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Psalms 110:1-3

Context
Psalm 110 1 

A psalm of David.

110:1 Here is the Lord’s proclamation 2  to my lord: 3 

“Sit down at my right hand 4  until I make your enemies your footstool!” 5 

110:2 The Lord 6  extends 7  your dominion 8  from Zion.

Rule in the midst of your enemies!

110:3 Your people willingly follow you 9  when you go into battle. 10 

On the holy hills 11  at sunrise 12  the dew of your youth 13  belongs to you. 14 

1 sn Psalm 110. In this royal psalm the psalmist announces God’s oracle to the Davidic king. The first part of the oracle appears in v. 1, the second in v. 4. In vv. 2-3 the psalmist addresses the king, while in vv. 5-7 he appears to address God.

2 tn The word נְאֻם (nÿum) is used frequently in the OT of a formal divine announcement through a prophet.

3 sn My lord. In the psalm’s original context the speaker is an unidentified prophetic voice in the royal court. In the course of time the psalm is applied to each successive king in the dynasty and ultimately to the ideal Davidic king. NT references to the psalm understand David to be speaking about his “lord,” the Messiah. (See Matt 22:43-45; Mark 12:36-37; Luke 20:42-44; Acts 2:34-35).

4 tn To sit at the “right hand” of the king was an honor (see 1 Kgs 2:19). In Ugaritic myth (CTA 4 v. 108-10) the artisan god Kothar-and Khasis is described as sitting at the right hand of the storm god Baal. See G. R. Driver, Canaanite Myths and Legends, 61-62.

sn The Lord’s invitation to the Davidic king to sit down at his right hand reflects the king’s position as the Lord’s vice-regent.

5 sn When the Lord made his covenant with David, he promised to subdue the king’s enemies (see 2 Sam 7:9-11; Ps 89:22-23).

6 tn Since the Lord is mentioned in the third person (note the use of the first person in v. 1), it is likely that these are the psalmist’s words to the king, not a continuation of the oracle per se.

7 tn The prefixed verbal form is understood here as descriptive-dramatic or as generalizing, though it could be taken as future.

8 tn Heb “your strong scepter,” symbolic of the king’s royal authority and dominion.

9 tn Heb “your people, free will offerings.” Perhaps the people, in their willingness to volunteer, are compared metaphorically to freewill offerings. Following the LXX, some revocalize the text and read “with you is nobility.”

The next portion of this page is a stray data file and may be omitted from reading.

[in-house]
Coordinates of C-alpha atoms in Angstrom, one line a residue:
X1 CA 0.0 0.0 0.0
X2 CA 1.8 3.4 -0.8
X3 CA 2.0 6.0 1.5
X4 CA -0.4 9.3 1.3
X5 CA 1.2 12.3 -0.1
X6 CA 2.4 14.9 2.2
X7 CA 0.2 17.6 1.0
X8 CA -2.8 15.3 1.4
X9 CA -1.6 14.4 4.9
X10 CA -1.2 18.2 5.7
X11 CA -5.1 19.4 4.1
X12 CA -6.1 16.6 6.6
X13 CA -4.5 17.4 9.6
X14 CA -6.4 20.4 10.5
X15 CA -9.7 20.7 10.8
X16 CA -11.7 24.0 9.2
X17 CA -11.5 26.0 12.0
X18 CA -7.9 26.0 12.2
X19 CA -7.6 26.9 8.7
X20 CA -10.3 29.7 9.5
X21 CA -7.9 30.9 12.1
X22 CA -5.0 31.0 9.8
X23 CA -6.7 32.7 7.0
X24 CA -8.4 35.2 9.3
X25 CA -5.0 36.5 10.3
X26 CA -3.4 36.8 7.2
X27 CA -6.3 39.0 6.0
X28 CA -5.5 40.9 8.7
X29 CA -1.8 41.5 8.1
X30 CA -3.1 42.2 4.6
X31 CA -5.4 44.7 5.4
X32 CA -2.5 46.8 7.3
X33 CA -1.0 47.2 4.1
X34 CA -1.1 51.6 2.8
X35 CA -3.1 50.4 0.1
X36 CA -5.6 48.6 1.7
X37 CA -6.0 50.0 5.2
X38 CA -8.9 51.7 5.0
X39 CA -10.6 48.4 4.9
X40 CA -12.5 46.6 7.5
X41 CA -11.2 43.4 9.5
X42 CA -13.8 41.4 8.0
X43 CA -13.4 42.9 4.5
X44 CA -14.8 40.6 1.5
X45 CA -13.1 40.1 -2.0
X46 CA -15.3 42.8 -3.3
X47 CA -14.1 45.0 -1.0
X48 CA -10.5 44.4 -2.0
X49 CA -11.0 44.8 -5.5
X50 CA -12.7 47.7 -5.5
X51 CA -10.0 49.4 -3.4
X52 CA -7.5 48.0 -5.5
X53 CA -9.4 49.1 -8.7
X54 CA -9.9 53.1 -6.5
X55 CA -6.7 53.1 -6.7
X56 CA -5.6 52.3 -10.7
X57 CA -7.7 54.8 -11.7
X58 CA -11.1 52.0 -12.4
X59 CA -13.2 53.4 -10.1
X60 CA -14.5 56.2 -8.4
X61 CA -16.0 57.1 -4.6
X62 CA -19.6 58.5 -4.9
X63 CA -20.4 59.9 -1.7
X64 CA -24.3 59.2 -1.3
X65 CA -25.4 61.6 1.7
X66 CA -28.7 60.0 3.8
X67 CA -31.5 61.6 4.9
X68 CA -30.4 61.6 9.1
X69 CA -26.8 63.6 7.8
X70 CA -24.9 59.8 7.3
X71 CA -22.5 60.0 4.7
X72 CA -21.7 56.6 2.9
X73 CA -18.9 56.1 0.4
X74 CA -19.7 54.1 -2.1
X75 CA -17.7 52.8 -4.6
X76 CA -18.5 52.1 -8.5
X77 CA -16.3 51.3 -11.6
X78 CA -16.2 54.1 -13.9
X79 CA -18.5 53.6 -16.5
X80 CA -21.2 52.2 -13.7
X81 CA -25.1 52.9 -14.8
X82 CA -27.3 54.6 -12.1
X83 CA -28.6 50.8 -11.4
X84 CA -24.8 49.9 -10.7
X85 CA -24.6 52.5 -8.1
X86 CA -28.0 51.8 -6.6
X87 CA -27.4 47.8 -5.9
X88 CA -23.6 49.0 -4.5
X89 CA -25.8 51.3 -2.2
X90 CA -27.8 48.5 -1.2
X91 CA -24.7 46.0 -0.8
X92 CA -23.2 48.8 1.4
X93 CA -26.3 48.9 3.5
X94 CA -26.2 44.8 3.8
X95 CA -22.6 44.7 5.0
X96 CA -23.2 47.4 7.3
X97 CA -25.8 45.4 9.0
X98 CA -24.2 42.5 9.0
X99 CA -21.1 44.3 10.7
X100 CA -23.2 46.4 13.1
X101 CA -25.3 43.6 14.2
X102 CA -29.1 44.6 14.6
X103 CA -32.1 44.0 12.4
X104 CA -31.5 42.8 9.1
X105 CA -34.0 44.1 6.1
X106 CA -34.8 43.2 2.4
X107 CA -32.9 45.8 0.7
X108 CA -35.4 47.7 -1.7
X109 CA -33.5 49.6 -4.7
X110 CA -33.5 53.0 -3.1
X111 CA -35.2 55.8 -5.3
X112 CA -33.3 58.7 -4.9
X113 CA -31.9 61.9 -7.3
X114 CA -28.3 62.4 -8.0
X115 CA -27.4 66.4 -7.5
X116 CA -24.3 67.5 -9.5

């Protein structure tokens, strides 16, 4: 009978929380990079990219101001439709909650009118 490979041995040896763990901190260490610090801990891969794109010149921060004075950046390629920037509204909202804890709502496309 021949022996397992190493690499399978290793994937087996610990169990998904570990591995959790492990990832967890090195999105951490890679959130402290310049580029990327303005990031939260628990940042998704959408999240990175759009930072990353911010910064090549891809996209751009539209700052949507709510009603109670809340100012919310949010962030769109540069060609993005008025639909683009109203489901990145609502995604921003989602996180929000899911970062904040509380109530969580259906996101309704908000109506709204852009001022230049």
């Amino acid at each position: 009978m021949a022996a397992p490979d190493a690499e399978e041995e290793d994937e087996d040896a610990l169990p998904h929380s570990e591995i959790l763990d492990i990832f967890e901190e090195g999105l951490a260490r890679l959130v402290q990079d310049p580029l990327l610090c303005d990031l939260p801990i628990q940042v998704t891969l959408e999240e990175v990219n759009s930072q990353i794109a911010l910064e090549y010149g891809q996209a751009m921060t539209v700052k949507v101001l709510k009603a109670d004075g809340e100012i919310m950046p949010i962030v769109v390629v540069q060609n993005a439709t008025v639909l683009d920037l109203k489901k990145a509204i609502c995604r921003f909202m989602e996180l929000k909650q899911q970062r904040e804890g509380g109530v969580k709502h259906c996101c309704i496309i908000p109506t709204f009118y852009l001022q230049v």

10 tn Heb “in the day of your power.”

11 tc Heb “in splendor of holiness.” The plural construct form הַדְרֵי (hadrey, from הָדַר, hadar, “splendor”) occurs only here; it may indicate degree or perhaps refer by metonymy to garments (see Pss 29:2 and 96:9, where the phrase הַדְרַת קֹדֶשׁ [hadrat qodesh] refers to “holy attire”). If one retains the reading of the MT, this phrase should probably be taken with the preceding line. However, because of the subsequent references to “dawn” and to “dew,” it is better to emend the text to הַרְרֵי קֹדֶשׁ (harrey qodesh, “mountains of holiness”), a reading found in many medieval Hebrew mss and in some other ancient witnesses (see Joel 2:2; Ps 133:3, as well as L. C. Allen, Psalms 101-150 [WBC], 80). The “mountains of holiness” are probably the hills surrounding Zion (see Ps 87:1; 125:2; 133:3).

12 tn Heb “from the womb of dawn.” The Hebrew noun רֶחֶם (rekhem, “womb”) is probably used here metonymically for “birth.” The form מִשְׁחָר (mishkhar) occurs only here and should be emended to שַׁחַר (shakhar, “dawn”) with the mem (מ) being understood as dittographic (note the final mem [ם] on the preceding word). The phrase “womb [i.e., “birth”] of dawn” refers to sunrise.

13 sn The point of the metaphor is not entirely clear. The dew may symbolize the king’s youthful vitality or, more likely (note the parallelism), may refer to his army of strong, youthful warriors.

14 tn Heb “to you [is].”



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